Internet address space.

 2) Routability: Distribution of globally unique Internet addresses
 in a hierarchical manner, permitting the routing scalability of
 the addresses. This scalability is necessary to ensure proper
 operation of Internet routing, although it must be stressed that
 routability is in no way guaranteed with the allocation or
 assignment of IPv4 addresses.

 3) Registration: Provision of a public registry documenting address
 space allocation and assignment.  This is necessary to ensure
 uniqueness and to provide information for Internet trouble shooting
 at all levels.

 It is in the interest of the Internet community as a whole that the
 above goals be pursued.  However it should be noted that
 "Conservation" and "Routability" are often conflicting goals.  All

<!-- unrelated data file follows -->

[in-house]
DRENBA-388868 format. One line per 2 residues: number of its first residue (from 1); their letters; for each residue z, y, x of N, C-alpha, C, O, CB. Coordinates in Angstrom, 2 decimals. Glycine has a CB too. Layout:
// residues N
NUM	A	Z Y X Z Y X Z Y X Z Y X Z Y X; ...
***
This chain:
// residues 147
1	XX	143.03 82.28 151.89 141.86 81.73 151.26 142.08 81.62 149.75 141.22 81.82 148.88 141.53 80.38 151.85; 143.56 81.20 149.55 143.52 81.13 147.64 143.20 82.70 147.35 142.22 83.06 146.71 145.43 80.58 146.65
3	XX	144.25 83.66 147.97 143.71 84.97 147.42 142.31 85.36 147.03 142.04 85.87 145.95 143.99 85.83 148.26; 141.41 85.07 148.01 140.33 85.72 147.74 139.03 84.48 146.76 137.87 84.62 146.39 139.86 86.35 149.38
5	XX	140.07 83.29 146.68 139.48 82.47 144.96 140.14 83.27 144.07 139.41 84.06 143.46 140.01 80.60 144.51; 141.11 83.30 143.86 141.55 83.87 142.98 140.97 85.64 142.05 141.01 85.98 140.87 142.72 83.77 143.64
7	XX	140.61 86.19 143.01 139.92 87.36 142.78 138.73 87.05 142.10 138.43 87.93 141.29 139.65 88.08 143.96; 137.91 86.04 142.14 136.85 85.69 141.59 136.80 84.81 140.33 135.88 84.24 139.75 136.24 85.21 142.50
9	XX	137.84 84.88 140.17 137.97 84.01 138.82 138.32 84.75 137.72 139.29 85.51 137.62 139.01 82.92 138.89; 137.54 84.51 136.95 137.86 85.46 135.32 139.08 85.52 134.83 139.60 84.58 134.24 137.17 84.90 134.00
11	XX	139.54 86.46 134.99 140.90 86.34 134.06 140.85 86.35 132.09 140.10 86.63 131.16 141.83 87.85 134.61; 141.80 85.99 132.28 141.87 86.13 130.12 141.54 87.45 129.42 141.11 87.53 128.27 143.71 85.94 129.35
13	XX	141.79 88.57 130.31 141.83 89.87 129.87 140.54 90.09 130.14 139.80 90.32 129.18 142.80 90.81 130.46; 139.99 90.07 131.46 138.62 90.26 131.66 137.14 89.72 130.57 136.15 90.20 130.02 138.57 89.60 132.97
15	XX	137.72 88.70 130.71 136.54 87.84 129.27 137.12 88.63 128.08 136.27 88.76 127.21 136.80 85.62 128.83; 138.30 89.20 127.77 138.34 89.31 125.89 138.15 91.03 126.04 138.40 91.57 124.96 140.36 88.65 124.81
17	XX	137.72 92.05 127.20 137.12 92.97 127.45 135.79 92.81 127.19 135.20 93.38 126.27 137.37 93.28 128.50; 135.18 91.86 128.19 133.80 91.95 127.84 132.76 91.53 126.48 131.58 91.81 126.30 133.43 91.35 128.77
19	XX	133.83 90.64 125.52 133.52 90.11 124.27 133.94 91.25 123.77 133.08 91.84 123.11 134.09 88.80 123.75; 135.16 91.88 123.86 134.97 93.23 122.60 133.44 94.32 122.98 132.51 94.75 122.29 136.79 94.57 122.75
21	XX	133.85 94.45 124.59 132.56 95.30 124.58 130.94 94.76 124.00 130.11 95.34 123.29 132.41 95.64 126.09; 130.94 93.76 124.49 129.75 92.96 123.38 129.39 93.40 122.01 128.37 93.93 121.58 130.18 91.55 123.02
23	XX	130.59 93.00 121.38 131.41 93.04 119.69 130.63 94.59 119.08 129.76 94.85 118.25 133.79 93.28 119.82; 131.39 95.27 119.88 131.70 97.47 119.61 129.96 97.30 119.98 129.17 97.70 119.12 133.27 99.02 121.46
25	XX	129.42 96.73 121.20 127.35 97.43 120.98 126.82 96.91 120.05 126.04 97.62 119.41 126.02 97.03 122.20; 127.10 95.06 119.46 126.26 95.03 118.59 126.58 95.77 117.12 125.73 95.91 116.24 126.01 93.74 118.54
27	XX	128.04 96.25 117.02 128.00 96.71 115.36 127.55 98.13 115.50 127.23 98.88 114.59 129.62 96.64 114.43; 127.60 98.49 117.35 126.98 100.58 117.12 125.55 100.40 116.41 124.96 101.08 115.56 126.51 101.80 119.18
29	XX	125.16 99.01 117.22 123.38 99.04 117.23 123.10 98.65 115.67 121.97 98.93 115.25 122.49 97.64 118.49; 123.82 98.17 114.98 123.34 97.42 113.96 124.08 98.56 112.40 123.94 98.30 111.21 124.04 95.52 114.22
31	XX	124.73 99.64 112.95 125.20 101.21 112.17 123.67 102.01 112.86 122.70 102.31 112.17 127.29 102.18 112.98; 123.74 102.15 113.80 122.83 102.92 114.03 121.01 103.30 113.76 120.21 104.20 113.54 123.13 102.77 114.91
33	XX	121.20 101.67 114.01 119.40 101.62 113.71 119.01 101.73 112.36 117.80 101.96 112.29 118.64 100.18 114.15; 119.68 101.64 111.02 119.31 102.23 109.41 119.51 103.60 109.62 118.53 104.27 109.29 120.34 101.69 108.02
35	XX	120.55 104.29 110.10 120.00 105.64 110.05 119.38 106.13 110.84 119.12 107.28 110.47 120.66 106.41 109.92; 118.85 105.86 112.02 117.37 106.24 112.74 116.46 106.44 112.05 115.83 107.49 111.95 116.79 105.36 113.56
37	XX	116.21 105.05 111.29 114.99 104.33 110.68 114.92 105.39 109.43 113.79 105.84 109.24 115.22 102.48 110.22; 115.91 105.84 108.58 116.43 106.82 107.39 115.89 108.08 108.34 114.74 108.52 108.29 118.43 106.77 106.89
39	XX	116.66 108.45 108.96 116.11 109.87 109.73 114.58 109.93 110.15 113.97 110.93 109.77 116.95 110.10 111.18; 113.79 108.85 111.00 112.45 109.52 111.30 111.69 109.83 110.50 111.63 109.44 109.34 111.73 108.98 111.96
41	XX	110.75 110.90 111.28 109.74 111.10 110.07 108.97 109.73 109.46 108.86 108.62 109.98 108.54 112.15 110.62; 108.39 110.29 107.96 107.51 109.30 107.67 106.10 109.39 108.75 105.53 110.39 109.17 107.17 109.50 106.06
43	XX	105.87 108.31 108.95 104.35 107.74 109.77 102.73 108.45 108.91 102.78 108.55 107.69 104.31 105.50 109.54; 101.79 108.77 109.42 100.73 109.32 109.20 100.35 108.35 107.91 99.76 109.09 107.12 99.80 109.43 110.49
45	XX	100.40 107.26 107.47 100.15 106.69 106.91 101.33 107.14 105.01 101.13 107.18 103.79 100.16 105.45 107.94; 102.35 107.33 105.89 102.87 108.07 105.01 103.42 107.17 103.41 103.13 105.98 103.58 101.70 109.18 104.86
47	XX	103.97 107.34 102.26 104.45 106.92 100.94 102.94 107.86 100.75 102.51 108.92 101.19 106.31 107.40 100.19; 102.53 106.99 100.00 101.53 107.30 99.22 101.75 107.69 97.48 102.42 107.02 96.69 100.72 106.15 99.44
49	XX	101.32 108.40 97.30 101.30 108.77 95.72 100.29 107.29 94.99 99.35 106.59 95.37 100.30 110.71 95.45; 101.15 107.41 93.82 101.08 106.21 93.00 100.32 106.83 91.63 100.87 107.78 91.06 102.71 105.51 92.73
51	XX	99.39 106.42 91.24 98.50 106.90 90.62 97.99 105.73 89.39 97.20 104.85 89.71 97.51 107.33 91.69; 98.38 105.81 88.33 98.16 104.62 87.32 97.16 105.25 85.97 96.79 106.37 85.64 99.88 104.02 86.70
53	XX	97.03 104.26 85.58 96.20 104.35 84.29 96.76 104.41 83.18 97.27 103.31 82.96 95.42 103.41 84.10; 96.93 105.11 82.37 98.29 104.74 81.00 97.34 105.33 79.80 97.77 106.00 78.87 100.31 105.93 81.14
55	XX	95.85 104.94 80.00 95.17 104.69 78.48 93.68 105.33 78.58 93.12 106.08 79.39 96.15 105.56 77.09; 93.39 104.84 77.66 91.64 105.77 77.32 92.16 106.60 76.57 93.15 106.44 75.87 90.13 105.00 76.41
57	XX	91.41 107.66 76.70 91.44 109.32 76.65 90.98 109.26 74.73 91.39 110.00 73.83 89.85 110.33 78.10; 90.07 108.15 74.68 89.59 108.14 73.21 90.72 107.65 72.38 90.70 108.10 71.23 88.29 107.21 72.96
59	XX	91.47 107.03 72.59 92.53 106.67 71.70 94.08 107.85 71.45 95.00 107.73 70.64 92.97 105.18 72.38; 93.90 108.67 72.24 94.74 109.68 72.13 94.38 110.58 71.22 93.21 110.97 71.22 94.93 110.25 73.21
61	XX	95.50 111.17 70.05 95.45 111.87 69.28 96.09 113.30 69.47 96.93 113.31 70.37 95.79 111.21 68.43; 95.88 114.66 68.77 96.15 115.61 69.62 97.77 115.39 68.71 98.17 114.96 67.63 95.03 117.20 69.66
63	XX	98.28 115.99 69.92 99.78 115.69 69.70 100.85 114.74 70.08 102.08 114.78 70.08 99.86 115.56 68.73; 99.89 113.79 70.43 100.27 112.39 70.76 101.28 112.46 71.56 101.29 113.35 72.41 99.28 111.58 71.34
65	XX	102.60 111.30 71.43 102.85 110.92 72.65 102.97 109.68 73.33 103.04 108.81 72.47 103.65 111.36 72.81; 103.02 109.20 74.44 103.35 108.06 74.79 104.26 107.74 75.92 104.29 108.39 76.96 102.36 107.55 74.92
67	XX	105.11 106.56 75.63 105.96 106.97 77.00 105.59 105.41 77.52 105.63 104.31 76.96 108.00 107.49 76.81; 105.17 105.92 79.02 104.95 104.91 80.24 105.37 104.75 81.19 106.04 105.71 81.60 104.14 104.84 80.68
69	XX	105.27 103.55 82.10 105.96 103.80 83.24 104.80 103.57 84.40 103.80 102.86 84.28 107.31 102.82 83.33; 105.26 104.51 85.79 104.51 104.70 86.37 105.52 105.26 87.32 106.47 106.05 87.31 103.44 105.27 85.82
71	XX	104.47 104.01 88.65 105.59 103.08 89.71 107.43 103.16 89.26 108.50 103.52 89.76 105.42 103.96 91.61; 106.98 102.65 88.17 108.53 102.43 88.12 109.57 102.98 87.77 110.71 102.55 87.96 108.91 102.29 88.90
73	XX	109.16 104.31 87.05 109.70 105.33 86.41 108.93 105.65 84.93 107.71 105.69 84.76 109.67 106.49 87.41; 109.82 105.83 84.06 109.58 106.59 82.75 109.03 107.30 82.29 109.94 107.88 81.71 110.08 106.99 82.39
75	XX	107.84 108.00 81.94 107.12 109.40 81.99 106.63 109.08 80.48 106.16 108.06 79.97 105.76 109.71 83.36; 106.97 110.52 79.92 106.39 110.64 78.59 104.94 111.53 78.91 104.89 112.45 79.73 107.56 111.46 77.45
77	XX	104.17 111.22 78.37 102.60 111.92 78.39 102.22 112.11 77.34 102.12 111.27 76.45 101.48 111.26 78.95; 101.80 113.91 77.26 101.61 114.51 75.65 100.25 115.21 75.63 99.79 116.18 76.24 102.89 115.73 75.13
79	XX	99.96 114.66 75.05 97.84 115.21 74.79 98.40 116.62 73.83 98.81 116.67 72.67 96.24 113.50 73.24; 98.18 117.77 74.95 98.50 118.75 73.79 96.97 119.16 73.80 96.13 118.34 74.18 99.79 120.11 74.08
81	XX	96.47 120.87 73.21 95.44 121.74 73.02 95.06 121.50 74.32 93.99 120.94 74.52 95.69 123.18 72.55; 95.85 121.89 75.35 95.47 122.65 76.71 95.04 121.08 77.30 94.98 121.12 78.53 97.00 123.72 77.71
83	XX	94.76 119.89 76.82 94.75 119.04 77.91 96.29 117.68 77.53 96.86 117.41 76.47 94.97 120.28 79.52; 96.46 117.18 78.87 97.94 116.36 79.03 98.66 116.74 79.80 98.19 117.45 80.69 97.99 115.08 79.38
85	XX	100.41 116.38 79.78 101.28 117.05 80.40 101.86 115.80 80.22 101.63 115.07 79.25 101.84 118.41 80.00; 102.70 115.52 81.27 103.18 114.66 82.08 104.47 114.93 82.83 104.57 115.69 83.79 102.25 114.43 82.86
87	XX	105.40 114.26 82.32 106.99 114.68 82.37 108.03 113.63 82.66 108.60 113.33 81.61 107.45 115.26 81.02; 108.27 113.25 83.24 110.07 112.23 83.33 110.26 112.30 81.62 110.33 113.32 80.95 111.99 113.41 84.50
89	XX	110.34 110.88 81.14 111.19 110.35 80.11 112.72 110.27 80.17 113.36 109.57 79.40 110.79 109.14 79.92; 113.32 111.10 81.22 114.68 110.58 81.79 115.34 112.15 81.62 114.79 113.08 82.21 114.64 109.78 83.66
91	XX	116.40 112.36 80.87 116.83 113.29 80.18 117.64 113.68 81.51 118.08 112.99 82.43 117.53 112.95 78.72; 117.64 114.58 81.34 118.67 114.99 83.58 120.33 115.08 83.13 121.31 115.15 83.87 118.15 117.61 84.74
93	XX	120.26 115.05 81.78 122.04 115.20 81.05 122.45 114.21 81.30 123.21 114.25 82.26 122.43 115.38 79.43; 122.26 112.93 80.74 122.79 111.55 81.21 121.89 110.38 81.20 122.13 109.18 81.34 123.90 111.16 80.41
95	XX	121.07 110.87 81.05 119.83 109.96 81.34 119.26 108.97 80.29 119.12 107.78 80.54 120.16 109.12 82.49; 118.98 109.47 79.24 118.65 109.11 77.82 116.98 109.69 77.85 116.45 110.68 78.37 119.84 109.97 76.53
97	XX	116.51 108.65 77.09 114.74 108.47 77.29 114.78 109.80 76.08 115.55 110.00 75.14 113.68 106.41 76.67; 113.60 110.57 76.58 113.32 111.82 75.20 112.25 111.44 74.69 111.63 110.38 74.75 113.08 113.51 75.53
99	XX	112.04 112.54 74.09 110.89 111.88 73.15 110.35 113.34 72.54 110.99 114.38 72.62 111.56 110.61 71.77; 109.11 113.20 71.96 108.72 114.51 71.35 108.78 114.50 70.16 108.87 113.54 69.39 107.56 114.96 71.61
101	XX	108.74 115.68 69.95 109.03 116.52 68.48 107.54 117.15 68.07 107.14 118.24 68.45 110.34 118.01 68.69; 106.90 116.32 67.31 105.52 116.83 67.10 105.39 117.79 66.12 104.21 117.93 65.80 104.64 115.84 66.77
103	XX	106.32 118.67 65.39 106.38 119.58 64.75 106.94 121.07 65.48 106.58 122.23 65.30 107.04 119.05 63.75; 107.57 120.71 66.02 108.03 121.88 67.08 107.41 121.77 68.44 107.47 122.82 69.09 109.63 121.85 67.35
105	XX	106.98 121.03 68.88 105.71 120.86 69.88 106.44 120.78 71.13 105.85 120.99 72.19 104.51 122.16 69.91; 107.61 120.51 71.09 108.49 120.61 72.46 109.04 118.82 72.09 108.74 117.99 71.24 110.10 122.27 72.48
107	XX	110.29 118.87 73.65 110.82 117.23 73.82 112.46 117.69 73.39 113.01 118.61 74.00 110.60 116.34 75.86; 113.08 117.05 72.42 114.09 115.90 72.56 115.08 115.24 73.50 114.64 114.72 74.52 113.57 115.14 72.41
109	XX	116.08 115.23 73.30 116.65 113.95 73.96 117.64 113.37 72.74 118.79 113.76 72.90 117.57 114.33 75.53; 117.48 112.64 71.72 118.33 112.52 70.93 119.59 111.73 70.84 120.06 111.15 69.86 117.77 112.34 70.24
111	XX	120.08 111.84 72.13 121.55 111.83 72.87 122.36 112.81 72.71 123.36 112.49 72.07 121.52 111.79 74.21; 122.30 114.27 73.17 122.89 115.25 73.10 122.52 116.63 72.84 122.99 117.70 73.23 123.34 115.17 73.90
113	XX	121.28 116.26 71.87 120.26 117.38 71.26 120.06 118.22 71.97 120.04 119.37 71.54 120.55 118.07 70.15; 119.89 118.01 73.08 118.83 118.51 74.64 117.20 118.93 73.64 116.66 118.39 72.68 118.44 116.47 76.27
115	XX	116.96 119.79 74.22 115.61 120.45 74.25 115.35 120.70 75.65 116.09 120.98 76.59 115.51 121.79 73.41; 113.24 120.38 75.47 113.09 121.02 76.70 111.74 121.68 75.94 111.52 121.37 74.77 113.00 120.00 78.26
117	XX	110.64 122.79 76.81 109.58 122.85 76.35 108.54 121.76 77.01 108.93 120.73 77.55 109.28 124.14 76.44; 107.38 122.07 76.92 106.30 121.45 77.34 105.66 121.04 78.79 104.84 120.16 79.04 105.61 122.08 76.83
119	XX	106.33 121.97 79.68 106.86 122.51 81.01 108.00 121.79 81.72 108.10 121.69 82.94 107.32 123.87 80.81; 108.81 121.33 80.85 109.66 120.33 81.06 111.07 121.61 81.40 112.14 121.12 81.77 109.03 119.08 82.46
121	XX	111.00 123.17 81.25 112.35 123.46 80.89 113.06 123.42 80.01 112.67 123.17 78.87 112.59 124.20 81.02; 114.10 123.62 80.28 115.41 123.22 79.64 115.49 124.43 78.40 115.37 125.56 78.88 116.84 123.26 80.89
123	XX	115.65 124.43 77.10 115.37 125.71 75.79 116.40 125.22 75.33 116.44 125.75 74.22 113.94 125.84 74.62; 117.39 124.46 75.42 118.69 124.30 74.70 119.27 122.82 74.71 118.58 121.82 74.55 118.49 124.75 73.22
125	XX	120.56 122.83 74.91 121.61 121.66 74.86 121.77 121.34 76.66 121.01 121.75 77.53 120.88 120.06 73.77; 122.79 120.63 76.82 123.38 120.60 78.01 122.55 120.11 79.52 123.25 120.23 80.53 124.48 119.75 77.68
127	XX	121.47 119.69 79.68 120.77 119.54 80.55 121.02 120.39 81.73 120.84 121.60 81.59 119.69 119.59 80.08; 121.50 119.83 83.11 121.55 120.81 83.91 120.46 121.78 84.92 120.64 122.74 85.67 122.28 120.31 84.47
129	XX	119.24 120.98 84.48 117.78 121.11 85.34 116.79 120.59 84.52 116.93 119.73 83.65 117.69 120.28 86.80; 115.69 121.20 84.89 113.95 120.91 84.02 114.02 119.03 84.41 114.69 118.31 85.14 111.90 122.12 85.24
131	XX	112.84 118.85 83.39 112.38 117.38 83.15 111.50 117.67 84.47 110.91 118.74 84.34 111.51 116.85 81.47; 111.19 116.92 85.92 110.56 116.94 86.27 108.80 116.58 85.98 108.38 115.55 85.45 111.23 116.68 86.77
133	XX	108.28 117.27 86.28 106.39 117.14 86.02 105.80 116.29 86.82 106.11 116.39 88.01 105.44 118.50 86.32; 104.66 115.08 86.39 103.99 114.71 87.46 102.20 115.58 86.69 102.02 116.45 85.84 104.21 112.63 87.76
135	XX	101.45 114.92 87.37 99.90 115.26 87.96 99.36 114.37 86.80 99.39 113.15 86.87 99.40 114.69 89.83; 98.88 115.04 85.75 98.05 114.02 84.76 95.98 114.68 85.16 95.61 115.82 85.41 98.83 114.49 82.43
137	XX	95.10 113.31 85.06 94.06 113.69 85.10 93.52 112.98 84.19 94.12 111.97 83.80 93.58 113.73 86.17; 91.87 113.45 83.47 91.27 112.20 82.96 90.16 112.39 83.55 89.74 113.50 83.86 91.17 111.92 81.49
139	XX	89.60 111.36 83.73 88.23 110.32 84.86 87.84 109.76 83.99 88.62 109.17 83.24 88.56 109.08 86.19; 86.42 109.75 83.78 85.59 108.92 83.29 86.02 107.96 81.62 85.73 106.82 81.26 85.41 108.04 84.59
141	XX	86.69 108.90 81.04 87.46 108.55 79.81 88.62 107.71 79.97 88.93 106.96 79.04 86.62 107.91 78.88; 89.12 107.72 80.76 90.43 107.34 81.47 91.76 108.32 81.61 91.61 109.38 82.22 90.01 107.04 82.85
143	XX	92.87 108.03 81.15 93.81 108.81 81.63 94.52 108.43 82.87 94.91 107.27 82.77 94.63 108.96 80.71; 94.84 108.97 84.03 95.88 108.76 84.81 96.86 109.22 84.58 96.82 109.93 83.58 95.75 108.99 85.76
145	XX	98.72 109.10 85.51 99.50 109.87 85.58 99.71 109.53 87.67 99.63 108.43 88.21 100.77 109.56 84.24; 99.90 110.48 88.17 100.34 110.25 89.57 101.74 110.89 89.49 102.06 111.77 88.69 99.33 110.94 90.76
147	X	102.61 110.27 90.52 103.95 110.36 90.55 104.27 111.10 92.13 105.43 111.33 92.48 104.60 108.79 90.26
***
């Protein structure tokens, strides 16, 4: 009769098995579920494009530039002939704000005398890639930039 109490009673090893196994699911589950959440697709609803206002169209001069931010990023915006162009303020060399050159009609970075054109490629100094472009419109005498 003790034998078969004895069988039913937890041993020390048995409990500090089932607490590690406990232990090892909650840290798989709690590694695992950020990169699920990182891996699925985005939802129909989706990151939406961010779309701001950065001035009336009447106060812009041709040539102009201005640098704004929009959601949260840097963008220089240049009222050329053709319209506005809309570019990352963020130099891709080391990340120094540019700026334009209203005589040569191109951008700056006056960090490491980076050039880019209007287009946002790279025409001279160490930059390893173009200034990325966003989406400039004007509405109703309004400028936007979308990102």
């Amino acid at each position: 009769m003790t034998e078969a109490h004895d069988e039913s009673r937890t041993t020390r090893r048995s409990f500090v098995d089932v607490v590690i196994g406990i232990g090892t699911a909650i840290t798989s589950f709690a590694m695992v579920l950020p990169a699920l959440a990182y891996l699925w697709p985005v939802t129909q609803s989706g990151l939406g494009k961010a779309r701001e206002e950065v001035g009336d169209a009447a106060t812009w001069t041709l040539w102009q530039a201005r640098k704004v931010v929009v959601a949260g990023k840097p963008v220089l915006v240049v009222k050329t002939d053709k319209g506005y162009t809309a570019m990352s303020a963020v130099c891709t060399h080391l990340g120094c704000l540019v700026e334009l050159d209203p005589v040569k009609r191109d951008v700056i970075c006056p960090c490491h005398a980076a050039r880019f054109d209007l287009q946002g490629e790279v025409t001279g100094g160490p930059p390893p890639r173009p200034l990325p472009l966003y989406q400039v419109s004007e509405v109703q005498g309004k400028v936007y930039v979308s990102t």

the above goals may sometimes be in conflict with the interests of
 individual end-users or Internet service providers.  Careful analysis
 and judgement is necessary in each individual case to find an
 appropriate compromise.

 The Internet Registry system

 In order to achieve the above goals the Internet Registry (IR) hierarchy
 was established.

 The Internet Registry hierarchy consists of the following levels of
 hierarchy as seen from the top down: IANA, Regional IRs, Local IRs.


 The Internet Assigned Numbers Authority has authority over all number
 spaces used in the Internet.  This includes Internet Address Space. IANA
 allocates parts of the Internet address space to regional IRs according
 to its established needs.

 Regional IRs

 Hubbard                                                         [Page 4]

 INTERNET-DRAFT                                                April 1996

 Regional IRs operate in large geopolitical regions such as continents.
 Currently there are three regional IRs established; InterNIC serving
 North America, RIPE NCC serving Europe, and AP-NIC serving the Asian